Last evening’s grueling budget mark-up session of the Prince William Board of County Supervisors left implementation of the the Rule of Law Resolution intact while cutting about $6.7 million from the county’s budget, as was reported in the Gainesville Times. Chairman Corey Stewart had proposed consideration about about $20 million in cuts, which would have raised average tax bills by only a fractional portion of a slice of pizza (about a single dollar, using the old method of determining the monetary value of changes in average tax bills), but as expected the straw polls among supervisors didn’t result in consensus on all of these proposals. The current budget mark-up would establish a tax rate of $0.97 per hundred dollars of assessed value, which is awfully close to the maximum tax rate of $0.968 that Corey Stewart and John Stirrup advocated earlier in the budget process.
The fiscal conservatives on the board are clearly Corey Stewart and John Stirrup, which voted in favor of all of the cuts. They were joined most frequently in the minority by Wally Covington and Mike May when these proposals didn’t receive majority support. Despite the clear potential for acrimony given the significance of some of these decisions, this board meeting was pleasant and at times light-hearted, and it was a pleasure to see the board work so well together. There was a definite desire by all of the members to develop a consensus on these proposals, and that good working relationship absolutely helped to get the board through a pretty long list of decisions in one evening.
Perhaps one of the most significant decisions was to forgo the installation of video cameras in the patrol cars of the Prince William County Police Department, for a savings of about $3.1 million. Staff, and some supervisors were concerned that these were essential to protect officers from charges of racial profiling, and it looked like it was going to be difficult to find a solid consensus on the board regarding this item. A discussion then started about what policy changes might be made in order to make these cameras unnecessary, which could have been an indication that the Rule of Law Resolution could be in trouble. After a dinner break, the board went into closed session to get advice from County Attorney Ross Horton, and it became pretty clear that the Rule of Law Resolution was not going to be rescinded, since the police officers for the Criminal Alien Unit were retained, while the line item for cutting the cameras out of the budget got unanimous approval.
There are a couple of potential explanations that might fit. One of those is that instead of subjecting all persons detained to questioning about their immigration status if there’s probable cause to do so, that some other non-arbitrary standard could be used to trigger an officer’s questioning of legal status. The police department could come up with a list of offenses which would automatically trigger this question for all persons detained, essentially removing the probable cause issue which the county attorney is most concerned with. If criteria are 100% related to behavior or procedure, the potential for charges of racial profiling are dramatically reduced, if not eliminated.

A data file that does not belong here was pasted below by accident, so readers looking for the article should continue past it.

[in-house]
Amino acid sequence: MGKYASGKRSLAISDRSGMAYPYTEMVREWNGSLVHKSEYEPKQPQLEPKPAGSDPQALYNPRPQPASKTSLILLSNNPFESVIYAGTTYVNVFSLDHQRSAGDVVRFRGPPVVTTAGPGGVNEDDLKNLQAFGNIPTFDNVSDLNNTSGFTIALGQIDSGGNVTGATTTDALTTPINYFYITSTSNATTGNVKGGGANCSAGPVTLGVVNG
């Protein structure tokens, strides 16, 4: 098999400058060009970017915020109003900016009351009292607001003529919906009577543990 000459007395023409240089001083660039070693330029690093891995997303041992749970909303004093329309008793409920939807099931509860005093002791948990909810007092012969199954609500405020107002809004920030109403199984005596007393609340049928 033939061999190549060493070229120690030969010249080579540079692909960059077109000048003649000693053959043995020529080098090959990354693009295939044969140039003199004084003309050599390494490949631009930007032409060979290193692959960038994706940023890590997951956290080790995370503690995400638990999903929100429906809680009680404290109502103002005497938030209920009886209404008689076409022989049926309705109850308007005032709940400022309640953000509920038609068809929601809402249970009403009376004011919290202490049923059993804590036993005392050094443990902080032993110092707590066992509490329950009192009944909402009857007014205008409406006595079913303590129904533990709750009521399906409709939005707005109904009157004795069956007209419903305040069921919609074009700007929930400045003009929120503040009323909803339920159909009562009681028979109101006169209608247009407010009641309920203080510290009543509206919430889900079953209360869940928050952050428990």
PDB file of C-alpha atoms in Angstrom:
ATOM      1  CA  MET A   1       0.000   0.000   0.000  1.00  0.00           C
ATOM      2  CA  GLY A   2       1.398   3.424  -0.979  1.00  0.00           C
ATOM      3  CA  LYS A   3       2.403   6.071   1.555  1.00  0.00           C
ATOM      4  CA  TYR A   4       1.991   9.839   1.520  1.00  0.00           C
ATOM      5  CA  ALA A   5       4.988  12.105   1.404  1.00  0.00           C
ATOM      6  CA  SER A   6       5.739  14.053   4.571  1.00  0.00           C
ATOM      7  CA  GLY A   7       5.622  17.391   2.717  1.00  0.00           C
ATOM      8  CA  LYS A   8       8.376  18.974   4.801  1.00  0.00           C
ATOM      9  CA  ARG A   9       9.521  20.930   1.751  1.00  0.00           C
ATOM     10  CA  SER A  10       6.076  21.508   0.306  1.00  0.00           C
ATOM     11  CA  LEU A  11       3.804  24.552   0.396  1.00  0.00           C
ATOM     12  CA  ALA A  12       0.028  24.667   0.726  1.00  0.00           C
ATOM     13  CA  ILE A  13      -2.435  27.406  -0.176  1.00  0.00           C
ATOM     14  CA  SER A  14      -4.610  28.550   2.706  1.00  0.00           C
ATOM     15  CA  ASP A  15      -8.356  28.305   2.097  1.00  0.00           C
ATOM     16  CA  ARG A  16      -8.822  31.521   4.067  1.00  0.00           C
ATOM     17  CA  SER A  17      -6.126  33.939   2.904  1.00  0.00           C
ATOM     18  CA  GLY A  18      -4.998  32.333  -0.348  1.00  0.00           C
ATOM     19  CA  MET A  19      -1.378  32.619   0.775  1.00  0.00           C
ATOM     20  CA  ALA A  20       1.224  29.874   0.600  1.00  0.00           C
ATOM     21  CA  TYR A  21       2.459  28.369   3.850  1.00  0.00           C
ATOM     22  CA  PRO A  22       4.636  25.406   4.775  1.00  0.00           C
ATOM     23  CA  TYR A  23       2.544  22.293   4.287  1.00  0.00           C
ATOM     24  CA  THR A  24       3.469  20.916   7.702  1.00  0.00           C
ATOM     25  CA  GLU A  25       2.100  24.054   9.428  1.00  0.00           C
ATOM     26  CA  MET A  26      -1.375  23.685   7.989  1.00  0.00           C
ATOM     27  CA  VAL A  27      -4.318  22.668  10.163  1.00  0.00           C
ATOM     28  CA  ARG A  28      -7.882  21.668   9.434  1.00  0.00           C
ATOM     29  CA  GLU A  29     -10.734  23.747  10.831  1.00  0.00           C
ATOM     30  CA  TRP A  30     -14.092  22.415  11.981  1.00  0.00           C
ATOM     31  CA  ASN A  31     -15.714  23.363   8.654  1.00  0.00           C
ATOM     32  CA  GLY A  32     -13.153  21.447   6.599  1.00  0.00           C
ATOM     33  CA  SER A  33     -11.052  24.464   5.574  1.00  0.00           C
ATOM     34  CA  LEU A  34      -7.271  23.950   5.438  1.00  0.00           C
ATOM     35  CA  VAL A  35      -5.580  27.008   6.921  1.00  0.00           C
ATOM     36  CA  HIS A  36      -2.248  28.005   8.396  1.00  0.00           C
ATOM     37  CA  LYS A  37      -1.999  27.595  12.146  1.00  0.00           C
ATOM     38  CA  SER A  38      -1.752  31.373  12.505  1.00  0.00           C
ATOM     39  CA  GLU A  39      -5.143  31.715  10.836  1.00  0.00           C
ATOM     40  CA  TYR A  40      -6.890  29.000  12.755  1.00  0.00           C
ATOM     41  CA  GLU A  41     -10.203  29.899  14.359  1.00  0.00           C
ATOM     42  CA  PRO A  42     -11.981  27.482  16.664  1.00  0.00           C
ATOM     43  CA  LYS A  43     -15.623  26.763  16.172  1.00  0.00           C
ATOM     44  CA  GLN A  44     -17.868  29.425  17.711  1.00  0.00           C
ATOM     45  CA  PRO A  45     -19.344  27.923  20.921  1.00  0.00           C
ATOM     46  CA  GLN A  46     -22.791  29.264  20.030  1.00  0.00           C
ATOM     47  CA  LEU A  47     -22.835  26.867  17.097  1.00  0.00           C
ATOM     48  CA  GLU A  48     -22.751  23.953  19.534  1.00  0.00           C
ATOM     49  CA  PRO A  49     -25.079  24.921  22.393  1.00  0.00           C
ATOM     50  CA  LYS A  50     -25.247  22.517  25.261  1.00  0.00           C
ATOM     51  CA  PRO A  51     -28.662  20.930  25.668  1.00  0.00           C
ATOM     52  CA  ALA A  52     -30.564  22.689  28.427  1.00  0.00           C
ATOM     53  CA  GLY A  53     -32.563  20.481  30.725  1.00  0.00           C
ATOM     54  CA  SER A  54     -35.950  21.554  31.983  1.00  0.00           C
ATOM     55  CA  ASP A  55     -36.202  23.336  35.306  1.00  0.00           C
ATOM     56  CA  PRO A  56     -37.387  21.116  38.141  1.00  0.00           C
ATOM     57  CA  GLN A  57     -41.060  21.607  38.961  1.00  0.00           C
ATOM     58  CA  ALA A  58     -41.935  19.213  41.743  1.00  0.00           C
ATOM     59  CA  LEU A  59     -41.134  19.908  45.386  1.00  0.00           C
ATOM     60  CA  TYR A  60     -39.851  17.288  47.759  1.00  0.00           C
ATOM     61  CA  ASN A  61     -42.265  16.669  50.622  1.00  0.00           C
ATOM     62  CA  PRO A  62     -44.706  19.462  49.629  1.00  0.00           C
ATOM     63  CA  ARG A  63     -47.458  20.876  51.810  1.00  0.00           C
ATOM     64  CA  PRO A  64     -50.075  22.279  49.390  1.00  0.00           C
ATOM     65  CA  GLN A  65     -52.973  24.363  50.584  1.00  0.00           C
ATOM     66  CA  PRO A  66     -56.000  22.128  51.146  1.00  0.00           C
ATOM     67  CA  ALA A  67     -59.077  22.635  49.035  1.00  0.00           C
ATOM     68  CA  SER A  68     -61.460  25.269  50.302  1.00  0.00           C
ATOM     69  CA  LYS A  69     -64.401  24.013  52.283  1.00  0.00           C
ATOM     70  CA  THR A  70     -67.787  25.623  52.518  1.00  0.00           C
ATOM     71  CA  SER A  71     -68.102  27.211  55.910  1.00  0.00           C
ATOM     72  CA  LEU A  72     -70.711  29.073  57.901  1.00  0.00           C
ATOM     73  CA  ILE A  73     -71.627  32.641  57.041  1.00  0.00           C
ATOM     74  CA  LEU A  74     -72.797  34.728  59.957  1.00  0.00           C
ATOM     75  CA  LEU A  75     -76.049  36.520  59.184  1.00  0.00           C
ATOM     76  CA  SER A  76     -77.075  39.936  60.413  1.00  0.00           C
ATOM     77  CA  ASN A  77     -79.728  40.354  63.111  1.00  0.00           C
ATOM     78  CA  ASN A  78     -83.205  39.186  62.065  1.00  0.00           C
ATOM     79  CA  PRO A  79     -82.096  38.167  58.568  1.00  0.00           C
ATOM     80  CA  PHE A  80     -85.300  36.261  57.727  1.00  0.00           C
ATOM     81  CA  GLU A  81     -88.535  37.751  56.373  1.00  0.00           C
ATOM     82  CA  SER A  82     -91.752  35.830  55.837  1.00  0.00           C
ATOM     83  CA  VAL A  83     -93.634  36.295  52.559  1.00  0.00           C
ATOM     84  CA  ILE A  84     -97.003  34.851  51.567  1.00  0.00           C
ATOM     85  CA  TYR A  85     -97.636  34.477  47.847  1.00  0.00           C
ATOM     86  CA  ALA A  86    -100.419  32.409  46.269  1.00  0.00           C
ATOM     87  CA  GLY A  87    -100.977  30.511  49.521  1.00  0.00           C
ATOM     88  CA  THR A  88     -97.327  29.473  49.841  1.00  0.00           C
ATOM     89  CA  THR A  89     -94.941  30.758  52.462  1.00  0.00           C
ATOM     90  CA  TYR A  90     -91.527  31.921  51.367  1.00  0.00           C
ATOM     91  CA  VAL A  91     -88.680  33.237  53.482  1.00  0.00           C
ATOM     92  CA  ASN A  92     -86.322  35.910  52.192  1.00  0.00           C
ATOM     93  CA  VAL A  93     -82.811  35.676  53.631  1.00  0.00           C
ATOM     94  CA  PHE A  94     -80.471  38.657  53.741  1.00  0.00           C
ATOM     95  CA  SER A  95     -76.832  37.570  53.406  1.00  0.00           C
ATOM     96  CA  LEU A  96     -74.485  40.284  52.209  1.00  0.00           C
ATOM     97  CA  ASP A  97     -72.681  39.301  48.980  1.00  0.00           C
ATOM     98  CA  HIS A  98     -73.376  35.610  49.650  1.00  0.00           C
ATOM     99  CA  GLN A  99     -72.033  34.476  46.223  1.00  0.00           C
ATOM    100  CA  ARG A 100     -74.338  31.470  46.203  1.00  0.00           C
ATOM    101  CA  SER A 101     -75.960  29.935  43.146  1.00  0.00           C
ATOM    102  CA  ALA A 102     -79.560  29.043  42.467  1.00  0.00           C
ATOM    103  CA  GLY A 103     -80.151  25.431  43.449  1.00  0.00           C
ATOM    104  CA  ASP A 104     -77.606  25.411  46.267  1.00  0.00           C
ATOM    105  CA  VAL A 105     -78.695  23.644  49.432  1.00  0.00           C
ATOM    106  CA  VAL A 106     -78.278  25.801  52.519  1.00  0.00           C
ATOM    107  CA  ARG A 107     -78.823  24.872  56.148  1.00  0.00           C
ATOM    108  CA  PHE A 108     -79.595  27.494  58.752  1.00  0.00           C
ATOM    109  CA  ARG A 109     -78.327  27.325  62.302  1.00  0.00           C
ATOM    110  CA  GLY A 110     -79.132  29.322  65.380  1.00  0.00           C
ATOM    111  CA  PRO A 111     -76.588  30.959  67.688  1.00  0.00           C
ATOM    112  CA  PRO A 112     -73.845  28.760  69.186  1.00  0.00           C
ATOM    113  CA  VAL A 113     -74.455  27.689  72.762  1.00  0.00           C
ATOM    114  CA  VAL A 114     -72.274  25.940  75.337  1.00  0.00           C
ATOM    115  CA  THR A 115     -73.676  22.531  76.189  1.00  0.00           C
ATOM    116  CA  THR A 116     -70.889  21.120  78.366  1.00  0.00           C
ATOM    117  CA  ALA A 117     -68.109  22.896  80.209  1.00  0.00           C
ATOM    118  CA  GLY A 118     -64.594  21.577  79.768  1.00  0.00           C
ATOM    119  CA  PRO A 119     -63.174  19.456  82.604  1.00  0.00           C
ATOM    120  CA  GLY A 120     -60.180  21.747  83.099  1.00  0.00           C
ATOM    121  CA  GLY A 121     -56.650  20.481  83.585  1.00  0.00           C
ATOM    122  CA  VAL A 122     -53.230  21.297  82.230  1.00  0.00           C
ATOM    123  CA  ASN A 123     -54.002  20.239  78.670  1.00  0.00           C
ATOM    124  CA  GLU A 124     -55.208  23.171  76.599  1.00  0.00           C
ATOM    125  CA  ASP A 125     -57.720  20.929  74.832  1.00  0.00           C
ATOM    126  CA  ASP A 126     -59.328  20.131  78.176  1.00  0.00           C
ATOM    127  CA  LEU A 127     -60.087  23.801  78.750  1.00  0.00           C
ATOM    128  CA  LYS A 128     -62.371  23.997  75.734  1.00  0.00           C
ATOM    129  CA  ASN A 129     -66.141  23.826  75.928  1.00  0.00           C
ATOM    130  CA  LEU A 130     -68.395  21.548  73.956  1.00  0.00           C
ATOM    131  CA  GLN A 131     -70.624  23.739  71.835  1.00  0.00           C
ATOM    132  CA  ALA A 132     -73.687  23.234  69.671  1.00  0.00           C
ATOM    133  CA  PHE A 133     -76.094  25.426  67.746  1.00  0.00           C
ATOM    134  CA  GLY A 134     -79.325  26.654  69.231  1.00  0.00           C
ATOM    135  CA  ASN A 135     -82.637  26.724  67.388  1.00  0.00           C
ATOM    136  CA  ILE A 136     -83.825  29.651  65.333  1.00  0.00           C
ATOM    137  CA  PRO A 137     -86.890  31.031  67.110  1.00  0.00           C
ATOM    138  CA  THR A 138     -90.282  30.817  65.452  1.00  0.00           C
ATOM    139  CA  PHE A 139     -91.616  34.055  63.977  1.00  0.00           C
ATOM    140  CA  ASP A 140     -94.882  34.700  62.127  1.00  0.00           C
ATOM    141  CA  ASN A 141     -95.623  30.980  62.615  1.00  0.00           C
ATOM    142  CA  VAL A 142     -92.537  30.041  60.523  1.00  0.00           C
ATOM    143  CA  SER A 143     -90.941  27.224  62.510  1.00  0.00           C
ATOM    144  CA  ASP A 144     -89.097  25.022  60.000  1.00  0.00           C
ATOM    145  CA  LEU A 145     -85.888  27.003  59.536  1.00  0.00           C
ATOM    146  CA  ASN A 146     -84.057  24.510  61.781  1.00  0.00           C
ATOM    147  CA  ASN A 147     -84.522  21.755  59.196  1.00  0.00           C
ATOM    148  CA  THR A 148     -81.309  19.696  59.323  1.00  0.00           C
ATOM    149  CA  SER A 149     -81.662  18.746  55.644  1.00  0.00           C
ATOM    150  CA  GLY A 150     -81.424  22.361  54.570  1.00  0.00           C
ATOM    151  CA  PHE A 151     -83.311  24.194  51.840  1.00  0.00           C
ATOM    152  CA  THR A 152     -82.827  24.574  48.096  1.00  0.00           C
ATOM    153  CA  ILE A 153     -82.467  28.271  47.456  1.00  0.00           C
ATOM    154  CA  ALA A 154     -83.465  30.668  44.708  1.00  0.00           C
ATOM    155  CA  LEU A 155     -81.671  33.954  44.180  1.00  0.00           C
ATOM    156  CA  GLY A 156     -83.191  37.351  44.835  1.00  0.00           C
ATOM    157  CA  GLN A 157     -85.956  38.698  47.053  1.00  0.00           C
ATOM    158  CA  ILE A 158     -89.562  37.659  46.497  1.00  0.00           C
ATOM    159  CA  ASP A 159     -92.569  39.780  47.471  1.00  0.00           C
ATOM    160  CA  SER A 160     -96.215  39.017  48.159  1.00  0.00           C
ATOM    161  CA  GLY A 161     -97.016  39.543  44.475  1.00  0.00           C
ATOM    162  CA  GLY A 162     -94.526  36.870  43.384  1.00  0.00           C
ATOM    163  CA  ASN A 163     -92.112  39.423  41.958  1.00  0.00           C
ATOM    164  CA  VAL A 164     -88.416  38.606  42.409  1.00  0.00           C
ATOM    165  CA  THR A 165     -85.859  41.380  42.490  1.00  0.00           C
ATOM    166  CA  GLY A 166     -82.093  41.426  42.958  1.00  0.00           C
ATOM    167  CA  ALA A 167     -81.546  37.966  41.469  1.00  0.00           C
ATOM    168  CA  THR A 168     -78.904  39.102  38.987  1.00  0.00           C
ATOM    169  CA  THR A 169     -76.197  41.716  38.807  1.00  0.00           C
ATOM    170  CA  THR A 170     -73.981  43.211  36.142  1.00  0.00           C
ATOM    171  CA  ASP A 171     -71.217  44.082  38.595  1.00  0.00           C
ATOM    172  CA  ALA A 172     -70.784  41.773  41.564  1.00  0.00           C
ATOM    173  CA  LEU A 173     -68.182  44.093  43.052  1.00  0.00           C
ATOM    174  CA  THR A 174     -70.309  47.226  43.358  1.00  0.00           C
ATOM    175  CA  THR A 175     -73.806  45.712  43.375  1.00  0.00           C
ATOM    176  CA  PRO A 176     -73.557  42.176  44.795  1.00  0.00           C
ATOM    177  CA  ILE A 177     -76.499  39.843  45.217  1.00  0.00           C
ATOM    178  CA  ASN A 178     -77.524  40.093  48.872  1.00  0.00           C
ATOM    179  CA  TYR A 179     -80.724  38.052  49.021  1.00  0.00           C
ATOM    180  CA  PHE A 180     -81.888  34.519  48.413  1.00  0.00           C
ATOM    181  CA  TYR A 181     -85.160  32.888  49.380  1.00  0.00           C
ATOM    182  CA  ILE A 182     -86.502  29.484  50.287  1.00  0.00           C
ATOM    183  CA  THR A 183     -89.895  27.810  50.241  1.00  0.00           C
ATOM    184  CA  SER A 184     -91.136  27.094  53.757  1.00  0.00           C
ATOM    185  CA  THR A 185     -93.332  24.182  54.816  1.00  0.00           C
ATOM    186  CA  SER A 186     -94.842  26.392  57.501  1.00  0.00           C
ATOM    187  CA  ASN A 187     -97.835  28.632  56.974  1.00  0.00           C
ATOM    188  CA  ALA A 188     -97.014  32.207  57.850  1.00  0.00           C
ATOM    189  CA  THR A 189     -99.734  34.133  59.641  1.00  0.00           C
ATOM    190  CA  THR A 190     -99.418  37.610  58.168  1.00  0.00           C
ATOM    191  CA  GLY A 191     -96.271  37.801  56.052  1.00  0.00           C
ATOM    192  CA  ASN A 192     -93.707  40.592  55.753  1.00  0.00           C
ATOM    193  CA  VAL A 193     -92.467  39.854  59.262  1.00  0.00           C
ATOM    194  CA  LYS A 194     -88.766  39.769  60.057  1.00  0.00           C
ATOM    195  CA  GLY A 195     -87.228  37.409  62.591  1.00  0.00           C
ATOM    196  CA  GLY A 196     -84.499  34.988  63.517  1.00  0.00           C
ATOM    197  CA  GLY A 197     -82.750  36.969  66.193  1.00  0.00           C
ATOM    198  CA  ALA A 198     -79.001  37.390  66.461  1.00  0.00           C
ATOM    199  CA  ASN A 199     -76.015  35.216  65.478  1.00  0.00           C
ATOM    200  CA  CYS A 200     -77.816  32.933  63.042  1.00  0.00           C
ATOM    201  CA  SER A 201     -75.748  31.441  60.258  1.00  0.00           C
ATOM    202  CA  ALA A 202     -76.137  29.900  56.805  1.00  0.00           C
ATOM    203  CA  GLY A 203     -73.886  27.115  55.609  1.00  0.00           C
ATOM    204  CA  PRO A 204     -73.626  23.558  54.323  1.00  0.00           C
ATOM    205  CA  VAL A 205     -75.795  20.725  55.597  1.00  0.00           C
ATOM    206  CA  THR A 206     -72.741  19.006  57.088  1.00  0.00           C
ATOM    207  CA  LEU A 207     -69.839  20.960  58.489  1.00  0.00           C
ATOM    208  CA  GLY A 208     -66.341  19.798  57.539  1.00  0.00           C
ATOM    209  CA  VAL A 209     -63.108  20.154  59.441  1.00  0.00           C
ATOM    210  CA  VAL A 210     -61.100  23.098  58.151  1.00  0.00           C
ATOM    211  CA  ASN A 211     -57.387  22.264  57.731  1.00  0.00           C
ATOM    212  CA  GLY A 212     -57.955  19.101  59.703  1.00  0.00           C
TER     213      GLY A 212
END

Another possible policy change would be to simply subject everyone to questioning, in the same manner that TSA screens everyone who gets on an airplane, regardless of whether anyone might have probable cause to think they might be a terrorist or not. This was how the Rule of Law Resolution was originally proposed, and for a couple of reasons the Supervisors decided to change this to a probable cause standard. If every single person encountered by the police is questioned about their legal status, then it is going to be effectively impossible for someone to claim racial profiling, even if it does create some situations where police will be questioning persons who are pretty clearly not illegal aliens solely for the purposes of satisfying a strategy of liability mitigation.
There may be other opportunities here, but these are the two that seem most likely to substantially reduce the need for video cameras in the county’s patrol cars that would also leave the Rule of Law Resolution intact, which is pretty clearly the case. I haven’t heard what the specific changes might be that the Supervisors are considering, but it doesn’t take a rocket scientist to figure out that the concerns here are all about the probable cause standard, and there’s not a huge array of realistic options to choose from when considering a policy change. If I’ve divined what’s going on here correctly, this discussion could result in a real benefit to the county by absolutely undercutting any thin opportunity for the illegal alien lobby to even try to sue the county.
So far this is looking like another solid defeat for the illegal alien lobby. I can’t help but wonder if having Gaudencio Fernandez read the “honest message” from the billboard he erected on Prince William Street in Manassas didn’t help this happen in some small way. It’s also another victory for Prince William County taxpayers, which are going to benefit from a second straight year of strong fiscal restraint by the Board of Supervisors, a welcome departure from the pattern of double-digit tax bill increases under the Connaughton board, which took away pizza after pizza from Prince William County taxpayers.
The opinions expressed here are solely the views of the author, and not representative of the position of any organization, political party, doughnut shop, knitting guild, or waste recycling facility, but may be correctly attributed to the Vast Right-Wing Conspiracy. If anything in the above article has offended you, please click here to receive an immediate apology.